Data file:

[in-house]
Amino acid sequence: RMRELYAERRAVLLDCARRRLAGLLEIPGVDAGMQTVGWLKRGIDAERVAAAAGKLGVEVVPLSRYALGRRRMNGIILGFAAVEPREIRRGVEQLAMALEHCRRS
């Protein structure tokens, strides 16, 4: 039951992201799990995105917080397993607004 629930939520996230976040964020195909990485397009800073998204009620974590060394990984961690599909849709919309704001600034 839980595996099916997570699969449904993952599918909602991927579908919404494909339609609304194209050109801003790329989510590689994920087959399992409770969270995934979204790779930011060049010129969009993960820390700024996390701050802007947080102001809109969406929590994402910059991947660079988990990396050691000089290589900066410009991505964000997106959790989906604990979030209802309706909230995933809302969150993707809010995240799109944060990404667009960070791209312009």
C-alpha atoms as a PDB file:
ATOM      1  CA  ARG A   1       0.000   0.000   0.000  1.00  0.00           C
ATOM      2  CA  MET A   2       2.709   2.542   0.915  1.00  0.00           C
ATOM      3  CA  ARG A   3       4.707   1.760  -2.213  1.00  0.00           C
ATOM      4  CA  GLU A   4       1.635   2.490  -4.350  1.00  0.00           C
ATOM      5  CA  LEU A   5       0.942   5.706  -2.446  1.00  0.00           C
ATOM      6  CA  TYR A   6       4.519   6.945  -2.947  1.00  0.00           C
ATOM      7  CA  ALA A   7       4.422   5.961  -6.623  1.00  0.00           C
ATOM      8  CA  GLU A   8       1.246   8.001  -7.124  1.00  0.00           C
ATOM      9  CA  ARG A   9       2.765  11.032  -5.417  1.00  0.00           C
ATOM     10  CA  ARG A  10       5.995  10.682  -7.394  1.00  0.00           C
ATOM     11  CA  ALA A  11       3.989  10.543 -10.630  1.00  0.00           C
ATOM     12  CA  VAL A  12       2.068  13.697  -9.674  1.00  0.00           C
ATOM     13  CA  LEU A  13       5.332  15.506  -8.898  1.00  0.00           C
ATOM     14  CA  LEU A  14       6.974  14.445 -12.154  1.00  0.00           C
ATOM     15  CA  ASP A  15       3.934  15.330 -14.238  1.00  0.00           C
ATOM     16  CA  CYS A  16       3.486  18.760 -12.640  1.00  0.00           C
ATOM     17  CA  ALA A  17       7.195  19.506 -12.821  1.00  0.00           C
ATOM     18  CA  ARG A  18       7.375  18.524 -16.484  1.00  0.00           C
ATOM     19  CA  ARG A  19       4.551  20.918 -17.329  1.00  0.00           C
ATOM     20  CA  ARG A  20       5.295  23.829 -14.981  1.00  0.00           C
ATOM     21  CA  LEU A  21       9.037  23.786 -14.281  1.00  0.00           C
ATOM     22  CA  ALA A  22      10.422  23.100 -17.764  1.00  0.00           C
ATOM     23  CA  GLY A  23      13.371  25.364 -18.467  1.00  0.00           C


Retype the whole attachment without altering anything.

[in-house]
Amino acid sequence: RMRELYAERRAVLLDCARRRLAGLLEIPGVDAGMQTVGWLKRGIDAERVAAAAGKLGVEVVPLSRYALGRRRMNGIILGFAAVEPREIRRGVEQLAMALEHCRRS
């Protein structure tokens, strides 16, 4: 039951992201799990995105917080397993607004 629930939520996230976040964020195909990485397009800073998204009620974590060394990984961690599909849709919309704001600034 839980595996099916997570699969449904993952599918909602991927579908919404494909339609609304194209050109801003790329989510590689994920087959399992409770969270995934979204790779930011060049010129969009993960820390700024996390701050802007947080102001809109969406929590994402910059991947660079988990990396050691000089290589900066410009991505964000997106959790989906604990979030209802309706909230995933809302969150993707809010995240799109944060990404667009960070791209312009």
C-alpha atoms as a PDB file:
ATOM      1  CA  ARG A   1       0.000   0.000   0.000  1.00  0.00           C
ATOM      2  CA  MET A   2       2.709   2.542   0.915  1.00  0.00           C
ATOM      3  CA  ARG A   3       4.707   1.760  -2.213  1.00  0.00           C
ATOM      4  CA  GLU A   4       1.635   2.490  -4.350  1.00  0.00           C
ATOM      5  CA  LEU A   5       0.942   5.706  -2.446  1.00  0.00           C
ATOM      6  CA  TYR A   6       4.519   6.945  -2.947  1.00  0.00           C
ATOM      7  CA  ALA A   7       4.422   5.961  -6.623  1.00  0.00           C
ATOM      8  CA  GLU A   8       1.246   8.001  -7.124  1.00  0.00           C
ATOM      9  CA  ARG A   9       2.765  11.032  -5.417  1.00  0.00           C
ATOM     10  CA  ARG A  10       5.995  10.682  -7.394  1.00  0.00           C
ATOM     11  CA  ALA A  11       3.989  10.543 -10.630  1.00  0.00           C
ATOM     12  CA  VAL A  12       2.068  13.697  -9.674  1.00  0.00           C
ATOM     13  CA  LEU A  13       5.332  15.506  -8.898  1.00  0.00           C
ATOM     14  CA  LEU A  14       6.974  14.445 -12.154  1.00  0.00           C
ATOM     15  CA  ASP A  15       3.934  15.330 -14.238  1.00  0.00           C
ATOM     16  CA  CYS A  16       3.486  18.760 -12.640  1.00  0.00           C
ATOM     17  CA  ALA A  17       7.195  19.506 -12.821  1.00  0.00           C
ATOM     18  CA  ARG A  18       7.375  18.524 -16.484  1.00  0.00           C
ATOM     19  CA  ARG A  19       4.551  20.918 -17.329  1.00  0.00           C
ATOM     20  CA  ARG A  20       5.295  23.829 -14.981  1.00  0.00           C
ATOM     21  CA  LEU A  21       9.037  23.786 -14.281  1.00  0.00           C
ATOM     22  CA  ALA A  22      10.422  23.100 -17.764  1.00  0.00           C
ATOM     23  CA  GLY A  23      13.371  25.364 -18.467  1.00  0.00           C